Skylights can make a major contribution to energy efficiency, comfort, and, research shows, to the value of your home. They are an excellent source of natural light, perhaps generating more than three times the light of a vertical window.

Do you have anything to add? Let us know by leaving a comment below. 

Custom Builder

The 5 main elements of passive solar build design

While the science or physics behind it is relatively simple to understand, ‘passive solar’ build design is an intricate topic that we couldn’t possibly cover in one article. However, it’s worth discussing because by incorporating passive solar principles into your next home – even loosely – you’ll have a home that is not only beautiful but comfortable, cheaper to run, easy to live in and naturally energy-efficient.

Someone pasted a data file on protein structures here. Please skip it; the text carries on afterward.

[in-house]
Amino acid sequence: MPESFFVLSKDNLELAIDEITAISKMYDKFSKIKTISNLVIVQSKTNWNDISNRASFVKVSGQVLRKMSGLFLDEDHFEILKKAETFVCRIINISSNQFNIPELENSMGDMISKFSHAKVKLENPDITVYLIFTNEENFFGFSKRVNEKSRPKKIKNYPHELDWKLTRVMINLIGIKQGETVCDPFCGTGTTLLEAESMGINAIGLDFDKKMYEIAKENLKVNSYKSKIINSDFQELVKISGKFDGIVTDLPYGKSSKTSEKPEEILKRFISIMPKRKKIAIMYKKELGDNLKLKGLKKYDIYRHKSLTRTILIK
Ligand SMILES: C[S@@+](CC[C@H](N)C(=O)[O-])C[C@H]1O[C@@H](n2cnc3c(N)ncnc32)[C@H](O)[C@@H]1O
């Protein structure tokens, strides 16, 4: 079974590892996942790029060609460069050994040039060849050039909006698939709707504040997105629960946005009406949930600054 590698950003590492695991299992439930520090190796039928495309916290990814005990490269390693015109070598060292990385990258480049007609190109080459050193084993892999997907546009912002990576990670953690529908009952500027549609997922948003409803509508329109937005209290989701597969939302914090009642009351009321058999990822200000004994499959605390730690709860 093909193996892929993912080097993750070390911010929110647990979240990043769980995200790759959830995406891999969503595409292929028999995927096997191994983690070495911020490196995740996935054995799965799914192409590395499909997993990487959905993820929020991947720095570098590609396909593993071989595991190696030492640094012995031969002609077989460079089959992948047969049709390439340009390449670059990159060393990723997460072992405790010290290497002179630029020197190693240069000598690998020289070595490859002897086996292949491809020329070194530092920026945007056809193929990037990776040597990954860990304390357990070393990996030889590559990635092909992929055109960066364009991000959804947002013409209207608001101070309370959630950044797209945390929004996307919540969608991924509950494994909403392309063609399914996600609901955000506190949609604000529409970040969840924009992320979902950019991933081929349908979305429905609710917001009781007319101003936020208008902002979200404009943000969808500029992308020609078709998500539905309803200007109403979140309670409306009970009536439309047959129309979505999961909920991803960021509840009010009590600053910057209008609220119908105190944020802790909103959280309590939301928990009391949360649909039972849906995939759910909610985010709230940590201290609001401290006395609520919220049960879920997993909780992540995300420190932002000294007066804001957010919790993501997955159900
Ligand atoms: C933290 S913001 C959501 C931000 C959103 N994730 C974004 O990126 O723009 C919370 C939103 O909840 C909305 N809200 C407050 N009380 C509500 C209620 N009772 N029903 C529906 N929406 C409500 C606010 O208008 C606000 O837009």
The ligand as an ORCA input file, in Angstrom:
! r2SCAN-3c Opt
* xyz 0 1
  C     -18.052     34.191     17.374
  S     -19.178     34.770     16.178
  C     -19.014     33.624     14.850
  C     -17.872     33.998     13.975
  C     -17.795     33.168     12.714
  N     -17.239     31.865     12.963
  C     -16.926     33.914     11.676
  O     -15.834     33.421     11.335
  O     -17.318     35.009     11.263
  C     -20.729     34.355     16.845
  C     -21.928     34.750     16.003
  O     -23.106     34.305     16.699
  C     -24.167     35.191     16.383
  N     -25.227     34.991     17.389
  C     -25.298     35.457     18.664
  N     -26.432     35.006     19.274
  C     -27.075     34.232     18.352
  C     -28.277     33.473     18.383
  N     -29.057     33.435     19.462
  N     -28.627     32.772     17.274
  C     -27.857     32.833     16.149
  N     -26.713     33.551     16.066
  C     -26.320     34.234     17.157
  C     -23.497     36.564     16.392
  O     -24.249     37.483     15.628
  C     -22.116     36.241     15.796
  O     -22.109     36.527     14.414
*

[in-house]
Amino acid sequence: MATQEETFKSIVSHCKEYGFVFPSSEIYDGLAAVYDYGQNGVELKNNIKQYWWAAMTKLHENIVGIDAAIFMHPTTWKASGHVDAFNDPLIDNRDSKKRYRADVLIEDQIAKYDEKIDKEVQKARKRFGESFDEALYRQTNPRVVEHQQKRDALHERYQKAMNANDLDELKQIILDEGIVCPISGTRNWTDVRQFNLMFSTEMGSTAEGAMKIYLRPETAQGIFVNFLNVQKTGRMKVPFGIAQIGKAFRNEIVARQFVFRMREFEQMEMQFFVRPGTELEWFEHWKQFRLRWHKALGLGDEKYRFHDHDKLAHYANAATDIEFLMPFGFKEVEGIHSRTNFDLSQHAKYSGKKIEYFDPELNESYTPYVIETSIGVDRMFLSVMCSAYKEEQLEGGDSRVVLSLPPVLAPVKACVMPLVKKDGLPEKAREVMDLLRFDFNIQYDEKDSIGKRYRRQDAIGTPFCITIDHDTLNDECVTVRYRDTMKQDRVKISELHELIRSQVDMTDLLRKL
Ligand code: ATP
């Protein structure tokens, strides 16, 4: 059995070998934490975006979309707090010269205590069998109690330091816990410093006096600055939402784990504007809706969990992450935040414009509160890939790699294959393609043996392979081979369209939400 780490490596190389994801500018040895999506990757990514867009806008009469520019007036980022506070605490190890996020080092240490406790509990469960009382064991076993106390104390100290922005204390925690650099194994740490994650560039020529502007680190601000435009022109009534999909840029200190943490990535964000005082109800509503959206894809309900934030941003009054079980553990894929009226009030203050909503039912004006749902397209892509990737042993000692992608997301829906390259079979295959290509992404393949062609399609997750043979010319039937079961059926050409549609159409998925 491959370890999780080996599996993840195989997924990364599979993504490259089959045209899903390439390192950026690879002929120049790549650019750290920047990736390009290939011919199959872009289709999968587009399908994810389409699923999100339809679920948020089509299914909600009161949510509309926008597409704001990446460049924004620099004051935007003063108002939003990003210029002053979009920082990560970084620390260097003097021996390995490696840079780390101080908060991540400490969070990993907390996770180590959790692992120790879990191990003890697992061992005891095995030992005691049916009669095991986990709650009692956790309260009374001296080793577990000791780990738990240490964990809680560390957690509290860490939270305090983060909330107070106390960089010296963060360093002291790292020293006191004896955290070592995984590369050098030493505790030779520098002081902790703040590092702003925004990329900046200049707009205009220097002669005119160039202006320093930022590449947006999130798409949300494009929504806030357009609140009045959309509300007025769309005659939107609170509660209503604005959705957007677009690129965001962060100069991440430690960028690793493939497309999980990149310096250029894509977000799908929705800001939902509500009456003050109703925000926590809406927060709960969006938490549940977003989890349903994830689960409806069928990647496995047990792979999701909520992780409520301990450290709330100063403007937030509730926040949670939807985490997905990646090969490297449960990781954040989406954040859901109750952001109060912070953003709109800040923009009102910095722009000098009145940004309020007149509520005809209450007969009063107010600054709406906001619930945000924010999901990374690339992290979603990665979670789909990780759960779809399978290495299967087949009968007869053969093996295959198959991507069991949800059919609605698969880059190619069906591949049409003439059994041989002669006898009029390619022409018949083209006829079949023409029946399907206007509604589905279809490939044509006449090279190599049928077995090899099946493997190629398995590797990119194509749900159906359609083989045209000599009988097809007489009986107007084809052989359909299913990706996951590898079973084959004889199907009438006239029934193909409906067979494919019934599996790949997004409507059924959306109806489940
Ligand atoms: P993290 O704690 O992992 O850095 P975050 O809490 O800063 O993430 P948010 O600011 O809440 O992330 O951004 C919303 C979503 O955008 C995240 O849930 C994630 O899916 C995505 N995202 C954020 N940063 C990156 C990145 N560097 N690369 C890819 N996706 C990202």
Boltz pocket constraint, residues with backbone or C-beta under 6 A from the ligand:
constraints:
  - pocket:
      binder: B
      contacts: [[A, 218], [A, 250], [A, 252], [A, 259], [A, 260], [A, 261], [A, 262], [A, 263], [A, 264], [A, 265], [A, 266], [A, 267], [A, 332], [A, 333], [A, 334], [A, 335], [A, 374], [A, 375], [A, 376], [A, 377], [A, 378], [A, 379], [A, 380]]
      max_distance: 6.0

While Merit Homes are experts in the art of luxury homes more so than the complicated elements of passive solar builds, to varying degrees, the principles are incorporated into every one of our homes. A standard of energy efficiency in all new homes is required by law, and it is undoubtedly an area of strong focus for us, our contractors and our clients too. It’s worth considering now because the most economical time to achieve good passive design in a home is in the initial planning, design and building stages.

Read on for a very brief explanation of each passive solar design element, and come back to see simple ways to incorporate them into your next home.

The light collector – ‘Aperture’

The light collector refers to large, sun-facing glassed (windowed) areas in your home at which sunlight can enter the building. In Australia, the ideal aspect for windows to face for optimum use of natural sunlight is to the north.